pause rather than panic

In the last two years or so, I’ve had some intense moments of misinterpretation and misunderstanding. It’s mainly happened with strangers or people who don’t know me all that well but it’s stuck with me. One person interpreted my nomading as escapism and avoidance of connecting with loved ones….. while I was on a trip to see loved ones including one they met?! They were so convinced they were right and I left completely baffled. In debriefing with my friend about it, he immediately laughed and couldn’t believe I paid any attention to it. I didn’t find it funny.

For some reason, being misunderstood is a feeling that cuts deep for me. It’s part of why I think I spend so much time trying to understand others, be present, and share my thoughts. When this falls through, it sticks with me. I can name the 3 times this has happened and turn them over in my mind. It’s taken determined patience to sit with them in a staring contest like state.

In my search to understand why it bothers me so much, I’ve been asking close friends if this has happened to them and how they reacted. In times when I’m in my head, I find casting a wide net of opinions helps me pull from a more collective life experience of folks I respect and trust. While it gave me perspective, it didn’t give me insight into myself.

Last week on a call with my career coach, the topic came up and suddenly I stumbled my way into remembering the fact that I grew up with severe speech impediments. I was constantly made to repeat myself and spent hours in speech therapy trying to somehow get what was stuck in my head out in a way others could understand. It wasn’t until I was 9 or 10 that the hard work paid off. The lateral s stayed with me the longest but even that eventually faded.

While I can draw a line connecting how overcoming my speech impediments and my flat footedness (another annoying thing I spent years correcting) to my ability to work hard, I’m learning there are cons and in recent years those are becoming more apparent. My performance anxiety and sensitivity to being misunderstood are very much results of this same “fixing” process I went through. Imagine not being able to speak during crucial childhood years without knowing that you were likely messing up what you were trying to say? Strangely, I think this is also what forced me into the world of writing as a form of processing :).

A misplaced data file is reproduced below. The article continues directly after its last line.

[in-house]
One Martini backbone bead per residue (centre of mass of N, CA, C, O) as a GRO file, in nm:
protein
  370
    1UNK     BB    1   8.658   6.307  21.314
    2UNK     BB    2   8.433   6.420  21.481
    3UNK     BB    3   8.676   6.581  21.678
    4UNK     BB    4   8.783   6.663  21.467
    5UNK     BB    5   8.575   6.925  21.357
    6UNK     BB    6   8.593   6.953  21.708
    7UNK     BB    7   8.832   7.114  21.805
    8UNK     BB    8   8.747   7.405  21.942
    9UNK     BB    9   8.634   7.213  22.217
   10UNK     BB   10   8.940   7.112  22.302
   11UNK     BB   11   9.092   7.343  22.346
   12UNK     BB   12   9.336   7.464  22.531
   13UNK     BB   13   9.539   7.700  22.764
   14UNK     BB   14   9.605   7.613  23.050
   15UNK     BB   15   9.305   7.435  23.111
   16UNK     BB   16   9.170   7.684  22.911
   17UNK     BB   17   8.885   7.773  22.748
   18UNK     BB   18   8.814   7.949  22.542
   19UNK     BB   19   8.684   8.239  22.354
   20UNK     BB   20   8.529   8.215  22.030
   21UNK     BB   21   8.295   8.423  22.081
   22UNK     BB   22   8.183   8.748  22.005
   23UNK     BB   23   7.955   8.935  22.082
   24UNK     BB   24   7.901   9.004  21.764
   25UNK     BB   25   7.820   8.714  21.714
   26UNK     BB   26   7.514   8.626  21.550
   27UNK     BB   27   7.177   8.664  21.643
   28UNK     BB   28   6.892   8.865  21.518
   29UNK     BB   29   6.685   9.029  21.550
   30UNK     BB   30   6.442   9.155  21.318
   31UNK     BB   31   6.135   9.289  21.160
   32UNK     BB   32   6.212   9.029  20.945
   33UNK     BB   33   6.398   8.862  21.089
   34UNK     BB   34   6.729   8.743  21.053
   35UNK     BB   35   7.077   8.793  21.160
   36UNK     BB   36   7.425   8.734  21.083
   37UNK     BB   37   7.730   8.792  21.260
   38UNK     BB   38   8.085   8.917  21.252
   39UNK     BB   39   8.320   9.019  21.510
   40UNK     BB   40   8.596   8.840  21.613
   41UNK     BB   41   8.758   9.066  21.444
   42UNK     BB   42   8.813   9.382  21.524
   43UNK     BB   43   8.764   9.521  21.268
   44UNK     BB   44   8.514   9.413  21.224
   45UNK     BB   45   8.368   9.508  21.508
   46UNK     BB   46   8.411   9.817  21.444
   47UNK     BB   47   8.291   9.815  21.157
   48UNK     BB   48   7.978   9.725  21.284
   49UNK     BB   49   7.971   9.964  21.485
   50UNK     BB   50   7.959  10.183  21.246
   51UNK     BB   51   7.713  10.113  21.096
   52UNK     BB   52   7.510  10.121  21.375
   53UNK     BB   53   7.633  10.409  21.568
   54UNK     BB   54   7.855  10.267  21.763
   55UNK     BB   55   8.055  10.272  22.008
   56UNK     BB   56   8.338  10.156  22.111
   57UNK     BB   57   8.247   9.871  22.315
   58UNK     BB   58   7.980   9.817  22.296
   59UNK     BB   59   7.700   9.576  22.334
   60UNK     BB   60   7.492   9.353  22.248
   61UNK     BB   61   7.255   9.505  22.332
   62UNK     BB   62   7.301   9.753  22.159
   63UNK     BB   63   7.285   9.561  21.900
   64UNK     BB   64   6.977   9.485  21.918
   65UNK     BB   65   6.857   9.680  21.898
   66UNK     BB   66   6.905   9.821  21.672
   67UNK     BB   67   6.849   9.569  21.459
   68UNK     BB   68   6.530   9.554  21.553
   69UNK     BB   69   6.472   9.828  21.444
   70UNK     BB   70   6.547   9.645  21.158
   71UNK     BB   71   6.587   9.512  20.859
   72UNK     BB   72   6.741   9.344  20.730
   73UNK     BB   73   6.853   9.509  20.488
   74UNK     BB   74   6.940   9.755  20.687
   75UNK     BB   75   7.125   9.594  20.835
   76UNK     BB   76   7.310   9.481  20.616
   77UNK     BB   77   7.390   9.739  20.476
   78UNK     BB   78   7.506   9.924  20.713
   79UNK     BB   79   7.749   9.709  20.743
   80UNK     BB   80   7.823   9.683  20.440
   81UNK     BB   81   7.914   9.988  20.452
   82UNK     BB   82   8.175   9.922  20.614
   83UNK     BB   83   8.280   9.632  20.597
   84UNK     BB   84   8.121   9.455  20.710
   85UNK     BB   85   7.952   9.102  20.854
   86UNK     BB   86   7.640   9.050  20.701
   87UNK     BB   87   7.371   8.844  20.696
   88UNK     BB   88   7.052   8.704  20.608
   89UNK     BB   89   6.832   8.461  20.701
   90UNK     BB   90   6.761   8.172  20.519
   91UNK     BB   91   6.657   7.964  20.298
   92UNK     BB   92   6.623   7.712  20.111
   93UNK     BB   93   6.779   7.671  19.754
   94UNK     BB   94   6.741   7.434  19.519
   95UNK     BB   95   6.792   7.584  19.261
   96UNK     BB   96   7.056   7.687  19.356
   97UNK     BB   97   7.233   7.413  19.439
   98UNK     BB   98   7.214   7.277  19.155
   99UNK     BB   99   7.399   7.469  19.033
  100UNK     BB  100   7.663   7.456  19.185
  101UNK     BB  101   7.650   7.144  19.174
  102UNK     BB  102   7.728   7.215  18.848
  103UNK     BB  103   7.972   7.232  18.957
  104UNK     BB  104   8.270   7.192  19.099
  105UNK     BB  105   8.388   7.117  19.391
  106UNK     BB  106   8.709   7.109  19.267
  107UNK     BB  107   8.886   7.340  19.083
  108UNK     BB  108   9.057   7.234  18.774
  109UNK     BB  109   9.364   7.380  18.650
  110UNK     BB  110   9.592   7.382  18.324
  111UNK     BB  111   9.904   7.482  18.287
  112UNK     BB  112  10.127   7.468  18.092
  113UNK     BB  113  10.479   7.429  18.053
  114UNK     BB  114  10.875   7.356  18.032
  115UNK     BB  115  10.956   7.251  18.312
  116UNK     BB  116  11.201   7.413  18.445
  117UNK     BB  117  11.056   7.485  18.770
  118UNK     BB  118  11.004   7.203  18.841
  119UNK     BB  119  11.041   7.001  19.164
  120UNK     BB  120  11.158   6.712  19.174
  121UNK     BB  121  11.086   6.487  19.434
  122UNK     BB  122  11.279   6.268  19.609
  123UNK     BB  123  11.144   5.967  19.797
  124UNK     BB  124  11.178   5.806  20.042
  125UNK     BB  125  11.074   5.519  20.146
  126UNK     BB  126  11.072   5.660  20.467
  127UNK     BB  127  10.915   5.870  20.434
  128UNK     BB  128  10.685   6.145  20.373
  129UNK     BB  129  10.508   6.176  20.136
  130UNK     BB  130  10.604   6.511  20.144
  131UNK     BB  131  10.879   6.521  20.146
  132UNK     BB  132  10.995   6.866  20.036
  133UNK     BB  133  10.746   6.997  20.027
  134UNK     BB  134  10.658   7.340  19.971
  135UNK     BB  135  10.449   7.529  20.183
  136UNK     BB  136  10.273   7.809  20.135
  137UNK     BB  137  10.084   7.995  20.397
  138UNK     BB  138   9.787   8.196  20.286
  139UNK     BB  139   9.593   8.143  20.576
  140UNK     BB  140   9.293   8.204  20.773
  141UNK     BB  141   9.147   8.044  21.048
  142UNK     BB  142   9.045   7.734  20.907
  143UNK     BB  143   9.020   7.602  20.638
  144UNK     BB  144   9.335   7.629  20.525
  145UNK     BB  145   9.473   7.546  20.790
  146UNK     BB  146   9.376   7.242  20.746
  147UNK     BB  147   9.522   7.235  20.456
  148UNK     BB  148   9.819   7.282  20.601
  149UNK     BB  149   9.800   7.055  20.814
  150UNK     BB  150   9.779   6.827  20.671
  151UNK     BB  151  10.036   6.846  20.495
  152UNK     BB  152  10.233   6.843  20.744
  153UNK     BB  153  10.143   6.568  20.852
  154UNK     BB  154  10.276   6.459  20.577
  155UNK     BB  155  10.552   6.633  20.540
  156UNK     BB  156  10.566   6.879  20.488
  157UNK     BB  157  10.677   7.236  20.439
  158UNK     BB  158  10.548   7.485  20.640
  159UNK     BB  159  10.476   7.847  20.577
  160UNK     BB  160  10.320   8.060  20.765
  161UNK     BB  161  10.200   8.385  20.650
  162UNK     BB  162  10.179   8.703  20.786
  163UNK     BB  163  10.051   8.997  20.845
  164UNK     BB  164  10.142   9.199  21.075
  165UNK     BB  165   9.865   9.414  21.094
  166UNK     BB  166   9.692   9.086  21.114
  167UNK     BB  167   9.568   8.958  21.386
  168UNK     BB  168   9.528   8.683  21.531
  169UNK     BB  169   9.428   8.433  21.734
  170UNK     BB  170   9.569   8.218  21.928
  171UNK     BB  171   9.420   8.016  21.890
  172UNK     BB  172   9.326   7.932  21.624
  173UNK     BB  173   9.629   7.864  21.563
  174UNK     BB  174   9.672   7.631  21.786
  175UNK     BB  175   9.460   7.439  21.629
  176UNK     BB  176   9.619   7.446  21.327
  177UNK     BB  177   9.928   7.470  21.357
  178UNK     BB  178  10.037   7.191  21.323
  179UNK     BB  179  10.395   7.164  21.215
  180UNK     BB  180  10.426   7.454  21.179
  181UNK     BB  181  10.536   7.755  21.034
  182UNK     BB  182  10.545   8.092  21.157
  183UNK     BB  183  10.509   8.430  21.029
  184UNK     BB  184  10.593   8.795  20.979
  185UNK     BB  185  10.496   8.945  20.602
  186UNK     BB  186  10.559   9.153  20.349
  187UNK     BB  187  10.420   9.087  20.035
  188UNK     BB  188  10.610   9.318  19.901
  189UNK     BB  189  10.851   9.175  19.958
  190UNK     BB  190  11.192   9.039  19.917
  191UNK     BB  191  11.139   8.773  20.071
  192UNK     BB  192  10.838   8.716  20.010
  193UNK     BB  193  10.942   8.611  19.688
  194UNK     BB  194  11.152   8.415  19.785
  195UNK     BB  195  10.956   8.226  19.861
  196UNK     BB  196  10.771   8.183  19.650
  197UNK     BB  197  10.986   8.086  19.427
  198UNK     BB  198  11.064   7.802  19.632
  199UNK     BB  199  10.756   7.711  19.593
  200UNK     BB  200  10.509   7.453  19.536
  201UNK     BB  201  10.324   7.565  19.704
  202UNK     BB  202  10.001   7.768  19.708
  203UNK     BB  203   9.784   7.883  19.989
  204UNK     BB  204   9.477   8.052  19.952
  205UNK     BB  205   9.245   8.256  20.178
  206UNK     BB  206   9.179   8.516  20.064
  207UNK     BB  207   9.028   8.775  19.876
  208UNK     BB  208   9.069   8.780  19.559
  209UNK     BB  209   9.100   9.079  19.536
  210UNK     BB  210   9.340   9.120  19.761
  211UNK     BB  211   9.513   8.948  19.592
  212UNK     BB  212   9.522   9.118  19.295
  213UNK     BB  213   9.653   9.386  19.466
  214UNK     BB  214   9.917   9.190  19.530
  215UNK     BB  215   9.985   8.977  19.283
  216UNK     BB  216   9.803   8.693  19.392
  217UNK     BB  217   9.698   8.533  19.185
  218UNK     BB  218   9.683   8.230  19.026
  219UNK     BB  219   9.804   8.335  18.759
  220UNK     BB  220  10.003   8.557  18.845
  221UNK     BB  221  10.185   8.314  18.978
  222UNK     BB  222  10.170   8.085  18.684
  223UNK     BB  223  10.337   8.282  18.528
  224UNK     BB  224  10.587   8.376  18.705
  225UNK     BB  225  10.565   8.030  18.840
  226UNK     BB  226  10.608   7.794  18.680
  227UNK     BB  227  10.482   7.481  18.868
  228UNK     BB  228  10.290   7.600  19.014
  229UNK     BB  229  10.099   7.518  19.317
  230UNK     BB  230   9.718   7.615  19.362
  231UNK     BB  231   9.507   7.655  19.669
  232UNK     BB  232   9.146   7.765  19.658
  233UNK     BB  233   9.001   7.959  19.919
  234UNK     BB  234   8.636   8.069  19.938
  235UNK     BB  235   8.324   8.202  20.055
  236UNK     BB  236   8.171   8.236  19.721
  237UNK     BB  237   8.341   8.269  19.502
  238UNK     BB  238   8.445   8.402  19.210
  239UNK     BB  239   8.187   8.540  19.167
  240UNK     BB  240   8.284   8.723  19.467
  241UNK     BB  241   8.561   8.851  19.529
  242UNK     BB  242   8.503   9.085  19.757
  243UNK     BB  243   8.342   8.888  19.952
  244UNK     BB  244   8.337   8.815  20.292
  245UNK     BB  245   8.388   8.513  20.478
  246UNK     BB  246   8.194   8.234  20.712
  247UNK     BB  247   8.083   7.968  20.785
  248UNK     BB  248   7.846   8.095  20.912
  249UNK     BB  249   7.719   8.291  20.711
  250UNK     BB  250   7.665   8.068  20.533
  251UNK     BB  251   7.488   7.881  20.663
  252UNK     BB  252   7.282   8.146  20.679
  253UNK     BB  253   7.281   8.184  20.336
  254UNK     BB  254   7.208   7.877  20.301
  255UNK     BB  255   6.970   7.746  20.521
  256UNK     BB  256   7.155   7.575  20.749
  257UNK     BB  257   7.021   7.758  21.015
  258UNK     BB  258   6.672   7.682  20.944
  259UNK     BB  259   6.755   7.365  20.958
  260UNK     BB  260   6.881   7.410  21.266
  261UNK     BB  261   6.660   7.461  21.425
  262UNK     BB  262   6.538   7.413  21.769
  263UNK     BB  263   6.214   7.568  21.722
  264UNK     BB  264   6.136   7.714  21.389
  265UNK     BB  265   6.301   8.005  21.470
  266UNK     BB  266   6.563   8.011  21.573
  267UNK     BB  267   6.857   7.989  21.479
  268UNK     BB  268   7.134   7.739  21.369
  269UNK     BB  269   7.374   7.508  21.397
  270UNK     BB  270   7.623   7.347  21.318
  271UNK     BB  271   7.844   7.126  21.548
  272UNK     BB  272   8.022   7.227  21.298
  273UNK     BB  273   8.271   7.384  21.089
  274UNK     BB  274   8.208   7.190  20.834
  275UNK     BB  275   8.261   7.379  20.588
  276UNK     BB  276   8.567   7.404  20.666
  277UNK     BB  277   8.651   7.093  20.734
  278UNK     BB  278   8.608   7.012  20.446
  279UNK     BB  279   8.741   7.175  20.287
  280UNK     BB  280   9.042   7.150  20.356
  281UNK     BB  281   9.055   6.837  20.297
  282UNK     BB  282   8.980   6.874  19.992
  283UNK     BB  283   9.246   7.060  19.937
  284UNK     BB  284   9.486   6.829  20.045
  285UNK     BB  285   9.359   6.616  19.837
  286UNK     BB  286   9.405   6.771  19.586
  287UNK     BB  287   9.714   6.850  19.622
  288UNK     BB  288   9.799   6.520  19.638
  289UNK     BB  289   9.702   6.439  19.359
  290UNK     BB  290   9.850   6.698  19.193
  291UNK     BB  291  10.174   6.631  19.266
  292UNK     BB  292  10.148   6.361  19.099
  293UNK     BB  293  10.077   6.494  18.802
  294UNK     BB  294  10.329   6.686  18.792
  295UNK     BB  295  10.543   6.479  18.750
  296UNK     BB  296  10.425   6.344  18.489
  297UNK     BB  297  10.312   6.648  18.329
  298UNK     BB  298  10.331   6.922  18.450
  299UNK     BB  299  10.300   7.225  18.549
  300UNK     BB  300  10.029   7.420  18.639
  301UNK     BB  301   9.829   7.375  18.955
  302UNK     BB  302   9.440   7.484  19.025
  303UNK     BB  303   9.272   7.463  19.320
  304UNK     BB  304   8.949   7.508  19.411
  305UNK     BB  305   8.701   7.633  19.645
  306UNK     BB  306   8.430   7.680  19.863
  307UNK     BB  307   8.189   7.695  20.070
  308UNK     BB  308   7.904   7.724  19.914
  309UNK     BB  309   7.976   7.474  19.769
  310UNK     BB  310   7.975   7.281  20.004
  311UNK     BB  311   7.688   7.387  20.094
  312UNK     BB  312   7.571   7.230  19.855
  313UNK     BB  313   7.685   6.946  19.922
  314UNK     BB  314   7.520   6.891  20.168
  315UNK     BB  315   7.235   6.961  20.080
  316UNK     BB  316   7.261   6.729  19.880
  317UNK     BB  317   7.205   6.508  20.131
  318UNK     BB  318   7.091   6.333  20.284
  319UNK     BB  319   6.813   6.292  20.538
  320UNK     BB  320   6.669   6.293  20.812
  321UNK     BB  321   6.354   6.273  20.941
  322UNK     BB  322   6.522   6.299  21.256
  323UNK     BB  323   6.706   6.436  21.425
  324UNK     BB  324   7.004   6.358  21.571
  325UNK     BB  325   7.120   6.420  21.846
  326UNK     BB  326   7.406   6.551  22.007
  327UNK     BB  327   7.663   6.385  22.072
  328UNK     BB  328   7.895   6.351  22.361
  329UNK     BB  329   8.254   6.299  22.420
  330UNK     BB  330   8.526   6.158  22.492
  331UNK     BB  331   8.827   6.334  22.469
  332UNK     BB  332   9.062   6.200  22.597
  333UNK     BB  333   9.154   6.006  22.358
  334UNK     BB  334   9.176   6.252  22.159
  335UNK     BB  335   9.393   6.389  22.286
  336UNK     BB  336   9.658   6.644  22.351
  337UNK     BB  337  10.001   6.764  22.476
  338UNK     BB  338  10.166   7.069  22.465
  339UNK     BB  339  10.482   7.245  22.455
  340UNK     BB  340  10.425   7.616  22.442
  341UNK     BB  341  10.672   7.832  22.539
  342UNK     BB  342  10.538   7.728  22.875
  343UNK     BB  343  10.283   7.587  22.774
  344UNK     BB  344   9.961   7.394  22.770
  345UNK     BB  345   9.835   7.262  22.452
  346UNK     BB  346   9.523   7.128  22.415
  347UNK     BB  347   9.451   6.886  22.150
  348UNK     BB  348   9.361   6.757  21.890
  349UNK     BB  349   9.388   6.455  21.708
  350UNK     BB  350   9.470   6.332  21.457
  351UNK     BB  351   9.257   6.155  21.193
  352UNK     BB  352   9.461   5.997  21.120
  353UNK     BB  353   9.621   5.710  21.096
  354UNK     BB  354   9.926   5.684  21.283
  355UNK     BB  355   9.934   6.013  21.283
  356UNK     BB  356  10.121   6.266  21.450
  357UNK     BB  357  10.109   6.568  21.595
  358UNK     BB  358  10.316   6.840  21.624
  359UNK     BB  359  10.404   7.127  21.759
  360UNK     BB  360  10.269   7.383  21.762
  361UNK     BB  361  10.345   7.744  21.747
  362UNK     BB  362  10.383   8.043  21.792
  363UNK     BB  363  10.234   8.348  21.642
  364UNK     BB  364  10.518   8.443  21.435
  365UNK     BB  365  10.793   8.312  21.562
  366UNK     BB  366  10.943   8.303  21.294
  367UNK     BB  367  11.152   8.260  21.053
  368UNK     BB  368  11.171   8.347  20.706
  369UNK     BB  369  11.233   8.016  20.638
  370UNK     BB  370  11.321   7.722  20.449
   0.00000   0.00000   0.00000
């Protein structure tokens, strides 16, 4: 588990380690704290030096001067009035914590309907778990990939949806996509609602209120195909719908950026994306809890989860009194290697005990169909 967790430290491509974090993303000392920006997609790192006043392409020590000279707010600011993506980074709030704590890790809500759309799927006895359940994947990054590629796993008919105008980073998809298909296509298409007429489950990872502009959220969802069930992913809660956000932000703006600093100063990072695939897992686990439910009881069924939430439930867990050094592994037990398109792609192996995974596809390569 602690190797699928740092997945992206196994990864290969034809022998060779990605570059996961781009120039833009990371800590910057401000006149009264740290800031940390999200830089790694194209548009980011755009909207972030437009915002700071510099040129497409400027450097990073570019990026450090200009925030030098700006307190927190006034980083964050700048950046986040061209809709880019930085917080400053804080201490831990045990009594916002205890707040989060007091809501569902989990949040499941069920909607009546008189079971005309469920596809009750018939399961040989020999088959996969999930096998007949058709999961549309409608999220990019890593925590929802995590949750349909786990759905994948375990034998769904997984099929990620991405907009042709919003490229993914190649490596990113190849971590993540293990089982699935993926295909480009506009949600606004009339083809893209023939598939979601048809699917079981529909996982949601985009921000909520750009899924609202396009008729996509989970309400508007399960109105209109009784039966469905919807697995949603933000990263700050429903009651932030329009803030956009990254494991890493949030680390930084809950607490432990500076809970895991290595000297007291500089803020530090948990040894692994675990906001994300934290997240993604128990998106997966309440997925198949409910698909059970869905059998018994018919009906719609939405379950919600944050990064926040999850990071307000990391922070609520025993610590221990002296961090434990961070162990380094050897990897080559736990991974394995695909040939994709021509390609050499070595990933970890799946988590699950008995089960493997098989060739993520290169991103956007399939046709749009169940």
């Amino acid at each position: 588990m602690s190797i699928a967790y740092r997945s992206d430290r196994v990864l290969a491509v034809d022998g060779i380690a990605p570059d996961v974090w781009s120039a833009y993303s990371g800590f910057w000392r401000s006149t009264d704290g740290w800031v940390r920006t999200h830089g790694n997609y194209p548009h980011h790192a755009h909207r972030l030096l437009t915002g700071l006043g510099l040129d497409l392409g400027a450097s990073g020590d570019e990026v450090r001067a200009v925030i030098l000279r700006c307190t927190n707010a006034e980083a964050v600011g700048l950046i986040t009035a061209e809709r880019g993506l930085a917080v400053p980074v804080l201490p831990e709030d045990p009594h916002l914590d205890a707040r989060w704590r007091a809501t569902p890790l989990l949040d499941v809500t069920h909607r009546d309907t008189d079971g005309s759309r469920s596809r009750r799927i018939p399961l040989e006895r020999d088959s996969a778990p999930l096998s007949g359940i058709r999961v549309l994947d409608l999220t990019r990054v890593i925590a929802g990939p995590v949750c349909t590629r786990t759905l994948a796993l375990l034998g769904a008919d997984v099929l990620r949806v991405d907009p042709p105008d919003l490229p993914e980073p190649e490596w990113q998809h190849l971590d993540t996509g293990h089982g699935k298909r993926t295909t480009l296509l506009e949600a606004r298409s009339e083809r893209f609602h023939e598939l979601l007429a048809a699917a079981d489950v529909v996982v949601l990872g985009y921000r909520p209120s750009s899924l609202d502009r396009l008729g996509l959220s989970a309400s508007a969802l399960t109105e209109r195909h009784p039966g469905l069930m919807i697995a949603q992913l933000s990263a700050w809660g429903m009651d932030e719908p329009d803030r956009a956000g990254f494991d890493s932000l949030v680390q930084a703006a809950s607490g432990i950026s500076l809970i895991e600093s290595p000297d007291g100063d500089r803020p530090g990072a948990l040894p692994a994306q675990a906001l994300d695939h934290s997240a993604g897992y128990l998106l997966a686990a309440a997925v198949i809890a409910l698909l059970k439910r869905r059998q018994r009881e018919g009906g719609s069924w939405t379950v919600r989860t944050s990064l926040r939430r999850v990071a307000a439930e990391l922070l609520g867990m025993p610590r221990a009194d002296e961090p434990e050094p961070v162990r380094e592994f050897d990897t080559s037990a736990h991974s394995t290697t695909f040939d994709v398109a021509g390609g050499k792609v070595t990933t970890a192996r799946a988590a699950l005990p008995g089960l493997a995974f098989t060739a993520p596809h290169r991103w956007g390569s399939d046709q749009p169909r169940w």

When I’m particularly sensitive or precious about something now, it makes me pause rather than panic. I wish to examine it, understand it, question it. That’s the ideal obviously as I still get worked up just like any other person. In quiet moments of reflection though, I’m finding a usually fleeting but growing ability to turn the feelings over in my mind without getting lost in them. I’m sensitive to being misunderstood! Boom! With awareness comes action and reflection.

I’m no zen master though. I cried in a friend’s car 2 weeks ago on and off seemingly out of nowhere because I was feeling so misinterpreted by the same friend I was sitting across from. It wasn’t until later that it hit me why. I like to imagine my 9 year old self being baffled when this happens thinking that everyone would understand my intentions if they just could understand my words! Sigh. What gives me hope and what keeps me on this path of understanding is the fact that generally even those who I feel misunderstand or misinterpret me have been willing to engage until we find a common perspective. It’s a beautiful, vulnerable, and tough thing to wrestle through with someone.

What else am I sensitive with? What am I not sensitive enough to? & my favorite: what sensitivity do I want to protect? I fear apathy and desensitization more than anything.

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